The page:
Health Savings Accounts (or HSAs) hold out the promise of a 401(k)-like distribution avenue for the fund industry. Until now, though, that channel has remained theoretical as few if any plan administrators have allowed participants to invest their funds. That may be starting to change. This week, for example, United Healthcare affiliate Golden Rule Insurance Company
took the wraps off an HSA product that offers participants the choice of eight mutual funds as investments.
Golden Rules Funds
The initial "core" funds offered in Golden Rule's HSA program: |
- John Hancock Classic Value
- Vanguard Wellington
- Neuberger Berman Fasciano
- Vanguard Global Equity
- Vanguard S&P 500 Index
- John Hancock High-Yield A
- PIMCO Real Return Fund
- John Hancock Money Market
|Source: Golden Rule Insurance Company|
"The mutual fund options greatly enhance the long-term savings potential for our HSA customers, while other new consumer-friendly capabilities expand consumers' choices and the ease of using their HSA," explained Golden Rule CEO Rich Collins.
Though it is still early to accumulate assets in these programs, it may not be too early to win shelf space. The few mutual fund firms that have grabbed significant assets in the 401(k) industry without operating their own recordkeeping platform, took that market share by allying early with recordkeepers. That strategy was followed with great success by Janus, Templeton, Pimco and a handfull of others. Those early funds often have kept their position in plans thanks to participant inertia. It looks like that history may be repeating itself.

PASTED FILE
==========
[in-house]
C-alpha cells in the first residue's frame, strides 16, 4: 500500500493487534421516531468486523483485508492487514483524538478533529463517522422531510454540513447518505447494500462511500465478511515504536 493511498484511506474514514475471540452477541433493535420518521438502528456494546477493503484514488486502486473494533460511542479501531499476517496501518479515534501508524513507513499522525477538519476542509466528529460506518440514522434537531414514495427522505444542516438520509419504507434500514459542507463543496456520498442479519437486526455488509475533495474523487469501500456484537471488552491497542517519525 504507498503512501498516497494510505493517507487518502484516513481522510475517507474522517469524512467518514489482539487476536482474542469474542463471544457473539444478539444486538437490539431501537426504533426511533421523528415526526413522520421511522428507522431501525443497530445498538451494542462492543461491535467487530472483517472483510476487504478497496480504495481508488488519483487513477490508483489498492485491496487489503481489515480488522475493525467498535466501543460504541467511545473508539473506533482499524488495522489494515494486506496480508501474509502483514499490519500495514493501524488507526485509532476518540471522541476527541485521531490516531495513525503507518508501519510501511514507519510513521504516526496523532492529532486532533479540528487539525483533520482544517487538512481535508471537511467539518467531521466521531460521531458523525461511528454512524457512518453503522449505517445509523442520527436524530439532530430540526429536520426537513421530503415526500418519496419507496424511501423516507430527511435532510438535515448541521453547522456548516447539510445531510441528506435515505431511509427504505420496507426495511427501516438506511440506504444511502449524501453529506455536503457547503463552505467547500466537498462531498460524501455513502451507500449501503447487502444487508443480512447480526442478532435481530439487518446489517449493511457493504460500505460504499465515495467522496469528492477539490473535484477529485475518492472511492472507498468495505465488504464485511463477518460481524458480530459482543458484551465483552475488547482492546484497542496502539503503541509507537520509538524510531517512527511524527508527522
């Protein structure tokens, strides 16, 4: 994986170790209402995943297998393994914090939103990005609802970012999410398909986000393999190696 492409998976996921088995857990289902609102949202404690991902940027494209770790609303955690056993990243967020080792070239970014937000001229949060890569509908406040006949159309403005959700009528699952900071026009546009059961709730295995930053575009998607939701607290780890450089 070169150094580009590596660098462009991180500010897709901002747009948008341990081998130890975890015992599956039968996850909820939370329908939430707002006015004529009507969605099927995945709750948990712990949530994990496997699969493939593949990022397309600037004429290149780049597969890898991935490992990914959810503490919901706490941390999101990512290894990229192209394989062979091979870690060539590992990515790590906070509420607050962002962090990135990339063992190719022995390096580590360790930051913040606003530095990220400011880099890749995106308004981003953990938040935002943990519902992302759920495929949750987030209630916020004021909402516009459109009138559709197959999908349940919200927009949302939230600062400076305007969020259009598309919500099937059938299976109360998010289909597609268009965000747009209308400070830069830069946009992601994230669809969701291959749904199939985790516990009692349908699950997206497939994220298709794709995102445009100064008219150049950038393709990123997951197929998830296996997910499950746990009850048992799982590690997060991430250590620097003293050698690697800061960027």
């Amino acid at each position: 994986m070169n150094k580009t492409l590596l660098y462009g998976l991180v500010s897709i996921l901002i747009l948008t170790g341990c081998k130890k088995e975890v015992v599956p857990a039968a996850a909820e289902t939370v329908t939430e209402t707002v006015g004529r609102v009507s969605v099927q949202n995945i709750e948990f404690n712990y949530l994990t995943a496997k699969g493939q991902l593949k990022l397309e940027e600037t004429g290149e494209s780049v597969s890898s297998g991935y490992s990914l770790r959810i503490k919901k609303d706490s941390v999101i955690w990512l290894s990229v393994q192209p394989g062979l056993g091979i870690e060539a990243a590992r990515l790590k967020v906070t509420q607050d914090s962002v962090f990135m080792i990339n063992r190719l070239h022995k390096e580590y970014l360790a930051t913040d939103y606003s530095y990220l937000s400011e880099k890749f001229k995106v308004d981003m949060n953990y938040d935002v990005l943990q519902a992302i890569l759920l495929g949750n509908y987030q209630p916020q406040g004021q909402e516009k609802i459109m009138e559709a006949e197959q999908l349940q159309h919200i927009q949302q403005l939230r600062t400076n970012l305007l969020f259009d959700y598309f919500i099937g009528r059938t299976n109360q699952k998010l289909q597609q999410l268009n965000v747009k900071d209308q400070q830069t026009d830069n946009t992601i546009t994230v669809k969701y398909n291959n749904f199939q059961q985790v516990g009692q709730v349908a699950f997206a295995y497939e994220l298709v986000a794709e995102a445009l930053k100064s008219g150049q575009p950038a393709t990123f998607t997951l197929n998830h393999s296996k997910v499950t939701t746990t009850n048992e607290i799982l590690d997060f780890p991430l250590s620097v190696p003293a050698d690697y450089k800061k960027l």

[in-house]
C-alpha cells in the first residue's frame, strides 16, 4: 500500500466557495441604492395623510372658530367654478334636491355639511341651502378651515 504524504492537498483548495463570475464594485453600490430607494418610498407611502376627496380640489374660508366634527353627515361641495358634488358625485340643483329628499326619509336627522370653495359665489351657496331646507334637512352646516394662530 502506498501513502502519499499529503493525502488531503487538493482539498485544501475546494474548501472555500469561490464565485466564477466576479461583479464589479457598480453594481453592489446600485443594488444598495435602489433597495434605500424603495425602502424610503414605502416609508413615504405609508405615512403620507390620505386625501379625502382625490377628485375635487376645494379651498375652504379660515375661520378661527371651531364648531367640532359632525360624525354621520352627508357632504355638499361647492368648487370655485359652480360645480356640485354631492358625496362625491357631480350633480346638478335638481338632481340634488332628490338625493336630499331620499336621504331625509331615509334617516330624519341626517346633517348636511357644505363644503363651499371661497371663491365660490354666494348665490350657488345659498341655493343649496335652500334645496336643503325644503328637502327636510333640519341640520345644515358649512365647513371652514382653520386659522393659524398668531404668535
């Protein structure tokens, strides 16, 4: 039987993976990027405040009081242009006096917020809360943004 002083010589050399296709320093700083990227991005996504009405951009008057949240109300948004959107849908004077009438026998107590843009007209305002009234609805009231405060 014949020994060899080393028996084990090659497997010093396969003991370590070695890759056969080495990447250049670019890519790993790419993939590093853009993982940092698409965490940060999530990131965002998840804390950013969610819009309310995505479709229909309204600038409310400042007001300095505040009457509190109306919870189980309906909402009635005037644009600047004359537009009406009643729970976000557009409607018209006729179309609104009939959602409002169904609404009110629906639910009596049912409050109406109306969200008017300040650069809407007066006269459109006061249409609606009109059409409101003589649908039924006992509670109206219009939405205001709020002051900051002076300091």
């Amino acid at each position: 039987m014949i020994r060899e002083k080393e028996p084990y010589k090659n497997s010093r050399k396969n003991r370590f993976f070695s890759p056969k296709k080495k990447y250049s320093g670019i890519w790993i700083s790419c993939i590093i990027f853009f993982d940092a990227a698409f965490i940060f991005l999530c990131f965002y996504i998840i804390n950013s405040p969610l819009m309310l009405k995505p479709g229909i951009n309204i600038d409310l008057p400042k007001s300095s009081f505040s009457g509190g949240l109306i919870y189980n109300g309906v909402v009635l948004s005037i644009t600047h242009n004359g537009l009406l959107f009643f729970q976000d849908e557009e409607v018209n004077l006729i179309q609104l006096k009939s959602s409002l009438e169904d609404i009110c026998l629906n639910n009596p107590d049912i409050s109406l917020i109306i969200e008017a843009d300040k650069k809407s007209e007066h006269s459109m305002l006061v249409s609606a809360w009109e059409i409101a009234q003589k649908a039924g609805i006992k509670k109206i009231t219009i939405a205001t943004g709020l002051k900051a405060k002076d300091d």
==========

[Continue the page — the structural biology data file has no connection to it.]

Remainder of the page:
The list of fund firms on Golden Rule's HSA platform is only four deep: John Hancock
with three funds each, and Neuberger Berman
with one each. Meanwhile, Exante Bank
acts as the custodian for the program.
Indianapolis-based Golden Rule launched its first HSA more than a decade ago and now claims that more than 41 percent of its customers are covered by health insurance plans that include health savings accounts. Assets in those accounts totaled more than $170 million at the end of June. That would make the program equivelent to a mid-market defined contribution plan.
Still, it is early in the game. The average Golden Rule HSA account balance is just $2,400. That does not leave a lot of funds for the participants to invest. The insurer requires that each participant have more than $2,000 in his or her account to take advantage of the program.
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